Retail Focus: Krochet Kids perfect an everyday basic
I fell in love with the Krochet Kids brand awhile ago when I first got the LOVE Africa Tee and featured it in last year’s House of G&C Fall 2014 Photo Shoot. It’s time for fall and I can’t think of a better way to shop for fall basics than to start with a couple Krochet Kids tees, bags and beanies. Earlier this year, I got to visit the Krochet Kids international headquarters in Newport Beach, CA and chat with founder, Kohl Crecelius about his fashion inspiration and about taking a humble approach to helping. I had a great little tour of office, got to meet the awesome team of KKi interns and chat with Kohl about the recent launch (May) of the KKi Standard tee.
A couple months ago, Krochet Kids international launched it’s first basics line, The Standard Tee for both women and men. This line is dedicated to perfecting a simple tee, with no bells and whistles. These tees are made with the same high quality craftsmanship (made with love in Peru) and feature the KKi signature labels with red stitching on the outside (signed by the person who made it). Check out more on the #knowwhomadeit impact and backstory here. What makes the Krochet Kids Standard Tee a no-brainer is that it’s available in three simple colors- black, gray and white, and costs only $20 each.
Many thanks to Kohl for taking time out of your busy schedule to chat with me and share some insight!
HGC: What does conscious fashion/style mean to you?
HGC: My House of G&C blog’s mantra is “look good, do good and give back” which centers around the idea that being socially responsible isn’t just about wearing clothes that have a one for one model or donating money to charity. It means giving back by volunteering, interning, running charity races/fundraising for causes close to your heart, and/or buying and wearing fashion apparel like KKi and knowing who made it and how your purchase makes a difference. So my question would be: How do you look good, do good and give back?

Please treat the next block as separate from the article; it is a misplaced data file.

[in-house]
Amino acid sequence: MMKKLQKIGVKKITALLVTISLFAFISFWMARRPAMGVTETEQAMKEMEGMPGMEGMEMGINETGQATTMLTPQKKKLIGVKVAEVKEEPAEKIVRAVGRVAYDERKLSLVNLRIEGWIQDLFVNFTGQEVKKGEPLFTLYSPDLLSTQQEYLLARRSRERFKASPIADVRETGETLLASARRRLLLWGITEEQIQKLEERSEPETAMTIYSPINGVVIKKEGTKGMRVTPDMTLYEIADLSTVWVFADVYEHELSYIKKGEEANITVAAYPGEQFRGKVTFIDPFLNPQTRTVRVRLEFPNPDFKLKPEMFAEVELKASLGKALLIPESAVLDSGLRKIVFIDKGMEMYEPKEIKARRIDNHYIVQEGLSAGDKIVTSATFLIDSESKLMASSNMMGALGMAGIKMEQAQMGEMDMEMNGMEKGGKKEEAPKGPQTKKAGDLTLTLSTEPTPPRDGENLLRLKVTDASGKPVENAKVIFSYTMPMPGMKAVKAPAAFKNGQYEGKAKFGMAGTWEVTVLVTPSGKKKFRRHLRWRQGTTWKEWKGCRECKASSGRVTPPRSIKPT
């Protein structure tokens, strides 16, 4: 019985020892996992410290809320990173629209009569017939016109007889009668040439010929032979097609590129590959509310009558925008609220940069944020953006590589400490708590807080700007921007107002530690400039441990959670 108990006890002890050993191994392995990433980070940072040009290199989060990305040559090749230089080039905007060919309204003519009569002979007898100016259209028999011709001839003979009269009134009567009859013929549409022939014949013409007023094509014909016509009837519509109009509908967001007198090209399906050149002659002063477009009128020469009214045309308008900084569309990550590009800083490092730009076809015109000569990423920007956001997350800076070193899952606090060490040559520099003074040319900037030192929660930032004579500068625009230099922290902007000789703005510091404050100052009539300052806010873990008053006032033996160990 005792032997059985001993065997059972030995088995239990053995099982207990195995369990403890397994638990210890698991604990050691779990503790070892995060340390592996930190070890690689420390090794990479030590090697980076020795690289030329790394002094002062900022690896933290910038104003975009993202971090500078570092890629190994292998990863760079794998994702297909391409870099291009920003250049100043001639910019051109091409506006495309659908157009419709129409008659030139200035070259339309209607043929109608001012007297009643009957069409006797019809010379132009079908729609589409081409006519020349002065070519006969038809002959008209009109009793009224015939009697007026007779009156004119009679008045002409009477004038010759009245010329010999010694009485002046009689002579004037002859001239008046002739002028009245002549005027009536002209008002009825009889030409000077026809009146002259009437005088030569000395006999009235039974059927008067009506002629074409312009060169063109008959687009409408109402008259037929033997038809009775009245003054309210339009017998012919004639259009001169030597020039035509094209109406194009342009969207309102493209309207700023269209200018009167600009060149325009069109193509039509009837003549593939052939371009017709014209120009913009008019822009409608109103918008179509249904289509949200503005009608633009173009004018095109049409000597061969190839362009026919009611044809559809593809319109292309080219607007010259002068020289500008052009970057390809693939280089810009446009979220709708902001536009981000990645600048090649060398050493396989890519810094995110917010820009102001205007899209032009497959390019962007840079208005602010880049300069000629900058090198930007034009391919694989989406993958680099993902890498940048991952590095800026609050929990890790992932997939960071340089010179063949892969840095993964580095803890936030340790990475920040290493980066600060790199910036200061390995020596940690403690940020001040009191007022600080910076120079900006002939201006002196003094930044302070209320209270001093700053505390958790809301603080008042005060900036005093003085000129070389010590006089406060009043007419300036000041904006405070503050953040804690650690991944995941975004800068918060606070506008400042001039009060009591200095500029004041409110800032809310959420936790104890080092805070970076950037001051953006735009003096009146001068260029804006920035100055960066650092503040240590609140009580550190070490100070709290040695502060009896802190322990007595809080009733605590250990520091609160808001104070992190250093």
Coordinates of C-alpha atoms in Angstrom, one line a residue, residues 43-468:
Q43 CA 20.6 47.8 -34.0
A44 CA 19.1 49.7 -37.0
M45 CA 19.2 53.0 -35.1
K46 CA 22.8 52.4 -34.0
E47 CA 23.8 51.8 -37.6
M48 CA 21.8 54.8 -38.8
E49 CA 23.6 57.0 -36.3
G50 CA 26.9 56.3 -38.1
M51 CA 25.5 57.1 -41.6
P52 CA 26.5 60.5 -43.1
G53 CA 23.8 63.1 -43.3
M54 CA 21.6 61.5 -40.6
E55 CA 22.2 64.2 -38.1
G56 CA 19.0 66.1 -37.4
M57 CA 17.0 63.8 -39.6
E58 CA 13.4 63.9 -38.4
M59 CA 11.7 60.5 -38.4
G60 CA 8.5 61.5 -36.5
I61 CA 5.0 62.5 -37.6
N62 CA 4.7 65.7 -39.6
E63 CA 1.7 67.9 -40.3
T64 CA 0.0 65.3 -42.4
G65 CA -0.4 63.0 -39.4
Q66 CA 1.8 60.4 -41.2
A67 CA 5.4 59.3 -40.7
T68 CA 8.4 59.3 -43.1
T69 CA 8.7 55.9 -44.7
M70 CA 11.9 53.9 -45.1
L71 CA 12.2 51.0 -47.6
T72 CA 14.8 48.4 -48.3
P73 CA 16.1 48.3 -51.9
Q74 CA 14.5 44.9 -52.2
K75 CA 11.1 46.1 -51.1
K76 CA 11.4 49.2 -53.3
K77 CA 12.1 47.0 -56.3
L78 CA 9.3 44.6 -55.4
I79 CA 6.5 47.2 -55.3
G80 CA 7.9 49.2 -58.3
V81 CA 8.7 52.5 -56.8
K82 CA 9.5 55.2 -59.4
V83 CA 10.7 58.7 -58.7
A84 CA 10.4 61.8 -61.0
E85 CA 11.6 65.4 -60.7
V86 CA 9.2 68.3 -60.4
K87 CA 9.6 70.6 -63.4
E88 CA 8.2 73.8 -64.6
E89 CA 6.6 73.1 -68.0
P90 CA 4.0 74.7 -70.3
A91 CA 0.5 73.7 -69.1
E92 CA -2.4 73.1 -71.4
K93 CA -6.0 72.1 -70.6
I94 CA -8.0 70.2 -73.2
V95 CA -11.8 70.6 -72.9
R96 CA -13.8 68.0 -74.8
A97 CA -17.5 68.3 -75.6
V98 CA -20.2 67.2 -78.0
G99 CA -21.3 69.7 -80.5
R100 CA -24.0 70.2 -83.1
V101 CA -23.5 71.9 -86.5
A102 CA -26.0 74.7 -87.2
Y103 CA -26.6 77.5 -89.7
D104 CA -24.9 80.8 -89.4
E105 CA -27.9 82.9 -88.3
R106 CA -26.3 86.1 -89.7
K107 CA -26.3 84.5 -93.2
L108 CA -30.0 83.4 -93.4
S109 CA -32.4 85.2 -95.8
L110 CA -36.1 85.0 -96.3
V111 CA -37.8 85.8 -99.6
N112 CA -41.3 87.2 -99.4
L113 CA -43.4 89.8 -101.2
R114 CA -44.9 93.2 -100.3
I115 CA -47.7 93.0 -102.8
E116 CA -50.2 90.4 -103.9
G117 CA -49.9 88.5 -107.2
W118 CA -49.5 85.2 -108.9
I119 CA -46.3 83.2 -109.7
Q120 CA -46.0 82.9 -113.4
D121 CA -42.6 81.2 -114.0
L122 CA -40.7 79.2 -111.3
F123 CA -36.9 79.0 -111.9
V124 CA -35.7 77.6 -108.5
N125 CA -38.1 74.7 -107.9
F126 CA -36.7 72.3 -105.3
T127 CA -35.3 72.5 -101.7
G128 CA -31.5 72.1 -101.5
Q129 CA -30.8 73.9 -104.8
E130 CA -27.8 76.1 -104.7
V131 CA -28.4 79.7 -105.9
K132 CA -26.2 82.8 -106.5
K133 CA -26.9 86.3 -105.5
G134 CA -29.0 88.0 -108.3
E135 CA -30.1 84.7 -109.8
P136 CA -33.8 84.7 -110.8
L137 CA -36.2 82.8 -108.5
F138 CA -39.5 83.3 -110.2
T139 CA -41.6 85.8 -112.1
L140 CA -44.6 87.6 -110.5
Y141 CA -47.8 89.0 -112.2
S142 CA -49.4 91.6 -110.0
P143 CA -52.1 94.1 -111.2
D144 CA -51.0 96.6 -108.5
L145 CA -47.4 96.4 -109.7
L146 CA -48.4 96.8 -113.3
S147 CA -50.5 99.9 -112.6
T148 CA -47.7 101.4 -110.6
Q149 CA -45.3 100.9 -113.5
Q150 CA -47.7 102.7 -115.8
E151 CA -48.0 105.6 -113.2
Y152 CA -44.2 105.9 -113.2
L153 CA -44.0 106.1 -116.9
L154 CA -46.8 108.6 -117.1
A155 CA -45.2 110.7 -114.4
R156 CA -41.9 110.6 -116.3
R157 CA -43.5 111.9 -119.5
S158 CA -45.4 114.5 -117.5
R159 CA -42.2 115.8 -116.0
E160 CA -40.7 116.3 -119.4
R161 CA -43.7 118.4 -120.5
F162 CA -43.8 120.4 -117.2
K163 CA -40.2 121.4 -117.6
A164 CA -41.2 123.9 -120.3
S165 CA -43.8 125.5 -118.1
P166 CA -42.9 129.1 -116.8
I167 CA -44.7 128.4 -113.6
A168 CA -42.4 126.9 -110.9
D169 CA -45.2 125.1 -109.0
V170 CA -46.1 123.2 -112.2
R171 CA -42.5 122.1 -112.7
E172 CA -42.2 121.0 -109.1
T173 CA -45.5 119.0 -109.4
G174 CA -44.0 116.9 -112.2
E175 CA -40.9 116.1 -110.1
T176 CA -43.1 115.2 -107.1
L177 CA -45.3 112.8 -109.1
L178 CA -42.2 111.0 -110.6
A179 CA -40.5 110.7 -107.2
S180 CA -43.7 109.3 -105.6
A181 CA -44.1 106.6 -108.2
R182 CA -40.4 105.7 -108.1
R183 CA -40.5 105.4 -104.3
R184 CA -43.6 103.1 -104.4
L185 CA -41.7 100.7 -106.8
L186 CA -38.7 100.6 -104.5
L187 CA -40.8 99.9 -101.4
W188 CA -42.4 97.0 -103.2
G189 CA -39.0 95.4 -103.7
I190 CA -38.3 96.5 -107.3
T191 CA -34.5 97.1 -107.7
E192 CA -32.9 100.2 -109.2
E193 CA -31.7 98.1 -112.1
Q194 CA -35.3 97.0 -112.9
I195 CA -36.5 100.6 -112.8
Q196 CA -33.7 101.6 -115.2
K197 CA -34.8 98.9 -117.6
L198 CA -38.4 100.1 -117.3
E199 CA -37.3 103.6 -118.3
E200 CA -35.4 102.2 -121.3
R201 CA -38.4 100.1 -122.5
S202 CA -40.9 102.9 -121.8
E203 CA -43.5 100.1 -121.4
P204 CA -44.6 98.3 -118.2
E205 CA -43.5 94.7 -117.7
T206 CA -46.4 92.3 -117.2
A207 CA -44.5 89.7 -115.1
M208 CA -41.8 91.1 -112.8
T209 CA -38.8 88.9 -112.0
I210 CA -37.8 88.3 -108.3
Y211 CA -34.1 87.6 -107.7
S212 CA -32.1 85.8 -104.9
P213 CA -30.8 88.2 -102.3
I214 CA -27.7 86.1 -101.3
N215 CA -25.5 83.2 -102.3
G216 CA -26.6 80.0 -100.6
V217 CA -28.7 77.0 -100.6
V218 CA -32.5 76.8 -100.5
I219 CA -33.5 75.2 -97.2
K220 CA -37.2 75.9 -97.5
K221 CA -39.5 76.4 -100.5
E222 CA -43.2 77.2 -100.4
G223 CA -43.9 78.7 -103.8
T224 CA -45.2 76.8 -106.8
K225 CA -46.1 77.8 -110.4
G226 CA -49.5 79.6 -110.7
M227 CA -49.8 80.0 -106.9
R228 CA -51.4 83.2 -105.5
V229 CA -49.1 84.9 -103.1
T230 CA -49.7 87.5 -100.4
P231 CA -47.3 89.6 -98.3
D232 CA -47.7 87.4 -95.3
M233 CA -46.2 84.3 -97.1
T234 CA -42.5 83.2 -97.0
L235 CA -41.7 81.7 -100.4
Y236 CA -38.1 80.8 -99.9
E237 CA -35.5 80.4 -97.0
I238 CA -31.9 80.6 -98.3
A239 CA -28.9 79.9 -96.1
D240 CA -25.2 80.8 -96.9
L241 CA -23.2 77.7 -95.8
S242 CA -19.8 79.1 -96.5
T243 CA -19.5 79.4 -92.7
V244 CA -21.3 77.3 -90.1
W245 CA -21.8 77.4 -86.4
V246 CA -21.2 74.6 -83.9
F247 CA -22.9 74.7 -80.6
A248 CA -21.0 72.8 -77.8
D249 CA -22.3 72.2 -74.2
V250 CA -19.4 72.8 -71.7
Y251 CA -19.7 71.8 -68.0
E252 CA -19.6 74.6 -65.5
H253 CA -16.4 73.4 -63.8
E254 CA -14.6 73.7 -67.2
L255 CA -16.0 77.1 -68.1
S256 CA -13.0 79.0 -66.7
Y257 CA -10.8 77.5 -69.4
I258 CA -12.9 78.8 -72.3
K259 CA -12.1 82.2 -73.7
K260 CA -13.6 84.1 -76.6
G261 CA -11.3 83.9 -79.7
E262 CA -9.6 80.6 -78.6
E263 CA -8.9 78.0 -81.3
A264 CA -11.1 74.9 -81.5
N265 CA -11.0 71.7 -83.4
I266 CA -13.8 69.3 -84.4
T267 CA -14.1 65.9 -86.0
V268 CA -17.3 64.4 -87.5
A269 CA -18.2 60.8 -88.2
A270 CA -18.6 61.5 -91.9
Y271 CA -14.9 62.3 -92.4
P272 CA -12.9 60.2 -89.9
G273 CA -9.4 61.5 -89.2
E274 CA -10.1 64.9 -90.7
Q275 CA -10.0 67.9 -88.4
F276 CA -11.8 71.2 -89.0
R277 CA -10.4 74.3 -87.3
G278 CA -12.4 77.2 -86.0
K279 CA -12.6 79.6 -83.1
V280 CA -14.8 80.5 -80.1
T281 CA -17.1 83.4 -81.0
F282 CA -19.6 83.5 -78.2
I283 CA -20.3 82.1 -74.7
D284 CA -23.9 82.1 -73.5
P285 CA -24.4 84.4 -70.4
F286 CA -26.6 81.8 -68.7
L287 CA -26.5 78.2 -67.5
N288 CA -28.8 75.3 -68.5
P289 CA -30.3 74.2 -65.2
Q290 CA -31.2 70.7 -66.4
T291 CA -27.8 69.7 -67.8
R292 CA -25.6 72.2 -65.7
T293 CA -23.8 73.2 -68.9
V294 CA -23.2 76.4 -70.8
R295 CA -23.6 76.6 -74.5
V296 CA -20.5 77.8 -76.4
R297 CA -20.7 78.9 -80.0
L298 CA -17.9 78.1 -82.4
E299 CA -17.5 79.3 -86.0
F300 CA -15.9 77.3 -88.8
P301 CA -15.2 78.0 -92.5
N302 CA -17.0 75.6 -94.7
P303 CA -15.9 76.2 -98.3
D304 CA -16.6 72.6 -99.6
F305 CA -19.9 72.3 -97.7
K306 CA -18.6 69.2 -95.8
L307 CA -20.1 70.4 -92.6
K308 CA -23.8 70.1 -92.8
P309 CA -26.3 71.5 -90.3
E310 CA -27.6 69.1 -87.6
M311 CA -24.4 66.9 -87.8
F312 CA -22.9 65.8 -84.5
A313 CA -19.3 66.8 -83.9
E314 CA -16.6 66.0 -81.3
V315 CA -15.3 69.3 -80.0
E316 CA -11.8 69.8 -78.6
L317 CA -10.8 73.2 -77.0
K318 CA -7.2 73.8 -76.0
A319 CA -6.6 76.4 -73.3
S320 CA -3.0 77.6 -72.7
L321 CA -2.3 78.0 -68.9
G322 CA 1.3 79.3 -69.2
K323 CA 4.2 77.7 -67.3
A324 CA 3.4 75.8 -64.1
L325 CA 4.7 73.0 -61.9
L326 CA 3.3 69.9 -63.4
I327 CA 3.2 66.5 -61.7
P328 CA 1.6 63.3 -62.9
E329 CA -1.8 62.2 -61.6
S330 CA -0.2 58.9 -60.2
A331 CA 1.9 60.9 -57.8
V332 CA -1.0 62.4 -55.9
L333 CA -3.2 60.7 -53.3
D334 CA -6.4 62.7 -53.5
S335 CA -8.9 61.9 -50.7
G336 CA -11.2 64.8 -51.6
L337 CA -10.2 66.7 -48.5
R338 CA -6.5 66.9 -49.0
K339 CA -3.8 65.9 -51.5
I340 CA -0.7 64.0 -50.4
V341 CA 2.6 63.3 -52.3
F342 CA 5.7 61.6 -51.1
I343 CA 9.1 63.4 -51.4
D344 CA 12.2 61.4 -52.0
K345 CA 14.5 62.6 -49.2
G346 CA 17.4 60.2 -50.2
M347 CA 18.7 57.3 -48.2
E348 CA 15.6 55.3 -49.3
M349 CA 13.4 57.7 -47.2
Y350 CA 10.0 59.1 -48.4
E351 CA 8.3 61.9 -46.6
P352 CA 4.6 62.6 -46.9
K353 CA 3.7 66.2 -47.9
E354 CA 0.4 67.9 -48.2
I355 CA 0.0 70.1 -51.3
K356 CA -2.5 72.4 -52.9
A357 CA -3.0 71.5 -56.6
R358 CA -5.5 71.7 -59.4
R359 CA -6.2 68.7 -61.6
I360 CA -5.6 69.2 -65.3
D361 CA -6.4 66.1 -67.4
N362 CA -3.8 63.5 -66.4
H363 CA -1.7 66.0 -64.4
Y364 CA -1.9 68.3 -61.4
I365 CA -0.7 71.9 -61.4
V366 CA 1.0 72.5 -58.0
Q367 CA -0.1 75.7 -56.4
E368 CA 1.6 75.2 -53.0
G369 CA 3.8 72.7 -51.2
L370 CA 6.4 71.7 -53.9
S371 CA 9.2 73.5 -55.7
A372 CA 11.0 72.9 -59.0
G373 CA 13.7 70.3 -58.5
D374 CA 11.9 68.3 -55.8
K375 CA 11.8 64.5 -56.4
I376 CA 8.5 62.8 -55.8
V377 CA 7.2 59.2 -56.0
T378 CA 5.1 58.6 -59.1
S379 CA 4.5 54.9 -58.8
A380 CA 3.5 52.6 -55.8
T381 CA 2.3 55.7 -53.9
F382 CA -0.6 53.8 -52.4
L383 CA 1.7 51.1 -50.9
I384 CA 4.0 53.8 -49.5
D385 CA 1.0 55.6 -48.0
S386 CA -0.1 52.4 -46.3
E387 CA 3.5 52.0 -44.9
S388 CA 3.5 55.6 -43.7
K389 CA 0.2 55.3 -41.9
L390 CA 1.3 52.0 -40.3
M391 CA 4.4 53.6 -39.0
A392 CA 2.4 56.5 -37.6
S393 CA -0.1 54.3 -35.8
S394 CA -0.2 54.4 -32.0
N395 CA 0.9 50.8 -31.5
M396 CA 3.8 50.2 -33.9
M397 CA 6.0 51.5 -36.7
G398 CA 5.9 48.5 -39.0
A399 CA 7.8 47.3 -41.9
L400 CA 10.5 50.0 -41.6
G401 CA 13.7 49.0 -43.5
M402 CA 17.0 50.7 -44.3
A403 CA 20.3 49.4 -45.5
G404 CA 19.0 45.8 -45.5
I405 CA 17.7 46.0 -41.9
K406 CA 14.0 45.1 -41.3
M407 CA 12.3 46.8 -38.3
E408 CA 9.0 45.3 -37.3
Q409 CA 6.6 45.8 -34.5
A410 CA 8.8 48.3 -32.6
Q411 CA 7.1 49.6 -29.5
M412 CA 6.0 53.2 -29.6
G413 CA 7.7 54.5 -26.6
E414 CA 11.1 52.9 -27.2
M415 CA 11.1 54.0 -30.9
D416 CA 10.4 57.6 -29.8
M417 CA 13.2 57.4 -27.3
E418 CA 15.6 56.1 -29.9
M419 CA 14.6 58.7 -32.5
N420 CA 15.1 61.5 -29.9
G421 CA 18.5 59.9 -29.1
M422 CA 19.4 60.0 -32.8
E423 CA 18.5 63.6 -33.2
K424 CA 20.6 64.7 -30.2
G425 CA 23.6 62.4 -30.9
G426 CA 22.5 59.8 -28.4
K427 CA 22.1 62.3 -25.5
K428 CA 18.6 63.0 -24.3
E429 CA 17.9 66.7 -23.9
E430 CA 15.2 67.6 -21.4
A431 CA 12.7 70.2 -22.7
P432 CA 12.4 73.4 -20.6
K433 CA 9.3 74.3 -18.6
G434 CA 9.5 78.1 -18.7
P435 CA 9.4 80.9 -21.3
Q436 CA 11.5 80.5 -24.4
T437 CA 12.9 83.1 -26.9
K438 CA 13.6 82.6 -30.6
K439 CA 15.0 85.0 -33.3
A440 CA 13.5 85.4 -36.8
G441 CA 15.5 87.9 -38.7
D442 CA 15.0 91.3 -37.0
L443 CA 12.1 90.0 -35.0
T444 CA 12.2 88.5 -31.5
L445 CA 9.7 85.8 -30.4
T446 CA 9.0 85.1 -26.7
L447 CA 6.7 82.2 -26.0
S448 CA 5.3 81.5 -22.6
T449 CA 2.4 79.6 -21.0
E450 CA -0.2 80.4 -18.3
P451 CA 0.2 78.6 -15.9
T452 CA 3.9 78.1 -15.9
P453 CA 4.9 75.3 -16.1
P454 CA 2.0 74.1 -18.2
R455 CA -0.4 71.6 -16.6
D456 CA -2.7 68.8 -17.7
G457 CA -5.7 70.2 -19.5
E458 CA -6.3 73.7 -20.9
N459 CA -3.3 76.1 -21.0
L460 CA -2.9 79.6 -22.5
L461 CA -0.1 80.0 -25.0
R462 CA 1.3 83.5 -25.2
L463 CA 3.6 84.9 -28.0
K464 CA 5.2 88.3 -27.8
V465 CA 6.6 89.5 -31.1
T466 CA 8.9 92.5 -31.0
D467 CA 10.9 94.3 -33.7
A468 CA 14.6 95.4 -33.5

HGC: The industry of social giving/social entrepreneurs is growing so much that many colleges are offering degrees specifically for it. Do you have any advice for someone who’s looking to start a social business/build a new apparel/accessories brand that has a giving model tied to it?
KC: Take a close look at the impact you are hoping to create, understand the issues and connect with stakeholders on the ground to help you identify your best course of action to help. Too many people try to come up with ideas that they don’t know enough about, and as a result, their solutions often aren’t what’s most needed in the places they are hoping to serve. Take a humble approach to helping.
All photos courtesy of Krochet Kids international unless otherwise noted